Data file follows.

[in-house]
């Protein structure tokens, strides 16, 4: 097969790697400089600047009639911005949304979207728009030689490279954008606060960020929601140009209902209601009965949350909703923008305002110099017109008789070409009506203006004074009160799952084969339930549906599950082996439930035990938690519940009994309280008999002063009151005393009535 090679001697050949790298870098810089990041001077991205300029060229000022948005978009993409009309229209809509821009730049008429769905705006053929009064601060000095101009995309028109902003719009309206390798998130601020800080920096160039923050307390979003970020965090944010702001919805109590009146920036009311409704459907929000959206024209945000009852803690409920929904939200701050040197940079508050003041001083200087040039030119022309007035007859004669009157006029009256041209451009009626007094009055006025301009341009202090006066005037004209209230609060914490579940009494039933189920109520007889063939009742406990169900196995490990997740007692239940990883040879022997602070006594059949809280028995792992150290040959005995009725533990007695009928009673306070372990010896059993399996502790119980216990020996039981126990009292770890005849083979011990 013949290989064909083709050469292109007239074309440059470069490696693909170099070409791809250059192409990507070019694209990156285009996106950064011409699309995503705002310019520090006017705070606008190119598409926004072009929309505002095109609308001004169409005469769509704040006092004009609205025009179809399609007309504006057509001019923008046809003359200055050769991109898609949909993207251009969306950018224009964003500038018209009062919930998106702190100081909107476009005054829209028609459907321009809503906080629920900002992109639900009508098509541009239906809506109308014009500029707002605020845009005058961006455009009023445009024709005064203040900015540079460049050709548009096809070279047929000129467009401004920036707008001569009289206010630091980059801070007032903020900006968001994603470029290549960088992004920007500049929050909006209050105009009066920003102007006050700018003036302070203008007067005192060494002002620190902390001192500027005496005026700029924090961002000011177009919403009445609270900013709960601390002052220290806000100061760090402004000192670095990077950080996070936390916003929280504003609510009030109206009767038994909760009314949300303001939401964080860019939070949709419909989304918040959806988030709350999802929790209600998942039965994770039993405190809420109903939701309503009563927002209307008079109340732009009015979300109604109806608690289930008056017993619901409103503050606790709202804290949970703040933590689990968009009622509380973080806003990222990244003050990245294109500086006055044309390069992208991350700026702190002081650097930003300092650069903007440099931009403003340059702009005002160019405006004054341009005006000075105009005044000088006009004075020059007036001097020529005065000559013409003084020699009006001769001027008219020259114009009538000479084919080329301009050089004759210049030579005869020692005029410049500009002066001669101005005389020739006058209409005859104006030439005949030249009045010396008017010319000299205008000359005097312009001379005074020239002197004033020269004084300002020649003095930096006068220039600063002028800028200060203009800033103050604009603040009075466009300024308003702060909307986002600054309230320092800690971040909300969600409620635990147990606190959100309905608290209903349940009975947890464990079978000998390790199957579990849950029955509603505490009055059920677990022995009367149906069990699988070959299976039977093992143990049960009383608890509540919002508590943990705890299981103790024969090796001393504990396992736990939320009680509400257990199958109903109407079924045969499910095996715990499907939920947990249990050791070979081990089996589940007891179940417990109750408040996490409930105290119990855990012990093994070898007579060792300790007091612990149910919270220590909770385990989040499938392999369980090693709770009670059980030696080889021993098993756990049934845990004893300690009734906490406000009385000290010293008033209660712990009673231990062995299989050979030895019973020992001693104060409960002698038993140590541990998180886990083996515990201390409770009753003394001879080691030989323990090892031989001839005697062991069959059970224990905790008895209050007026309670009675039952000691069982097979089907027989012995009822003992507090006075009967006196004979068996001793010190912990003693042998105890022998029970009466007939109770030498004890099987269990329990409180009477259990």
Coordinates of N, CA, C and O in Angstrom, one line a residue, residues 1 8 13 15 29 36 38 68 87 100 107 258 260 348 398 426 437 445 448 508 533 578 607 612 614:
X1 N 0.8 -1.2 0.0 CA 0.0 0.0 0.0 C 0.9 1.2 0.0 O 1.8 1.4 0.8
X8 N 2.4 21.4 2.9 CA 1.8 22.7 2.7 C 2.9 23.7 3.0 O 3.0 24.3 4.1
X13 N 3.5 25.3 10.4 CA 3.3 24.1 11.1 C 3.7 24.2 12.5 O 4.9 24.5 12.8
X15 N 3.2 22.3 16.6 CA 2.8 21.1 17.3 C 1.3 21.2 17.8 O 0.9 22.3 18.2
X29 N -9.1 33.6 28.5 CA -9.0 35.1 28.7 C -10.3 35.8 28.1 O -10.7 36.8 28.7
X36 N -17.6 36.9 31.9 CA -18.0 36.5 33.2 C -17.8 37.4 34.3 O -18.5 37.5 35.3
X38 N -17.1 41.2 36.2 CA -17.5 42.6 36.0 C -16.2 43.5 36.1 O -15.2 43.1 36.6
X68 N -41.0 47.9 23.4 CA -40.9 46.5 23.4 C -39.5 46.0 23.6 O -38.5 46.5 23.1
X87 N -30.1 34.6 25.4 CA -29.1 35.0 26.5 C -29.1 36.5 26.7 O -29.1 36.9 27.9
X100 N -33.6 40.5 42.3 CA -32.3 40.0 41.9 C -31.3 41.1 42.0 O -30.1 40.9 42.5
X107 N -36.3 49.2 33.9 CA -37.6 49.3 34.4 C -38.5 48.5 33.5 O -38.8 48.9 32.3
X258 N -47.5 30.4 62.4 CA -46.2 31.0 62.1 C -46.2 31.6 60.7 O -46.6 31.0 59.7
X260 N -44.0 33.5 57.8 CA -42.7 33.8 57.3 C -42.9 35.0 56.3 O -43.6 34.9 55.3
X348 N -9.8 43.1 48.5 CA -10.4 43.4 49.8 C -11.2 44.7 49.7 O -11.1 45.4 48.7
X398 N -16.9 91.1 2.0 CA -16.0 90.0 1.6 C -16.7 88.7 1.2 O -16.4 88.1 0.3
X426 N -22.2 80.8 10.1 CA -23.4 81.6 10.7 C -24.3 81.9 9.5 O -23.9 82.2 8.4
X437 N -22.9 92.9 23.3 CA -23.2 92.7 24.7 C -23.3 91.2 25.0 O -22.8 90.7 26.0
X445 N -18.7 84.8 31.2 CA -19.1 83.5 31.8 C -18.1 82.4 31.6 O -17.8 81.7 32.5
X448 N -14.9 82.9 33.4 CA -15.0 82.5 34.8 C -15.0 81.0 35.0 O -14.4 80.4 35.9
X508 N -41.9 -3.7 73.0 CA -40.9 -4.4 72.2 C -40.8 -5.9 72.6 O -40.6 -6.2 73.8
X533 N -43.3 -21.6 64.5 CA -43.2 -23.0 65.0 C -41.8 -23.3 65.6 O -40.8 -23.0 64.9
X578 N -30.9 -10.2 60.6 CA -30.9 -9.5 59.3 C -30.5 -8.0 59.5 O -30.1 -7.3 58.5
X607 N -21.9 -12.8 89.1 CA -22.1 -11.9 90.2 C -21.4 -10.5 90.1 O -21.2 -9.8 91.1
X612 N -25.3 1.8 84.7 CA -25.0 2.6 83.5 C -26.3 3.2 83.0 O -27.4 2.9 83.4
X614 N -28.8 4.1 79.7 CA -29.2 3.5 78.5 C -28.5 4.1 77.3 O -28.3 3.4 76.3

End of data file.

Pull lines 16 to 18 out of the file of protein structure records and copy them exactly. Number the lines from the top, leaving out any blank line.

X260 N -44.0 33.5 57.8 CA -42.7 33.8 57.3 C -42.9 35.0 56.3 O -43.6 34.9 55.3
X348 N -9.8 43.1 48.5 CA -10.4 43.4 49.8 C -11.2 44.7 49.7 O -11.1 45.4 48.7
X398 N -16.9 91.1 2.0 CA -16.0 90.0 1.6 C -16.7 88.7 1.2 O -16.4 88.1 0.3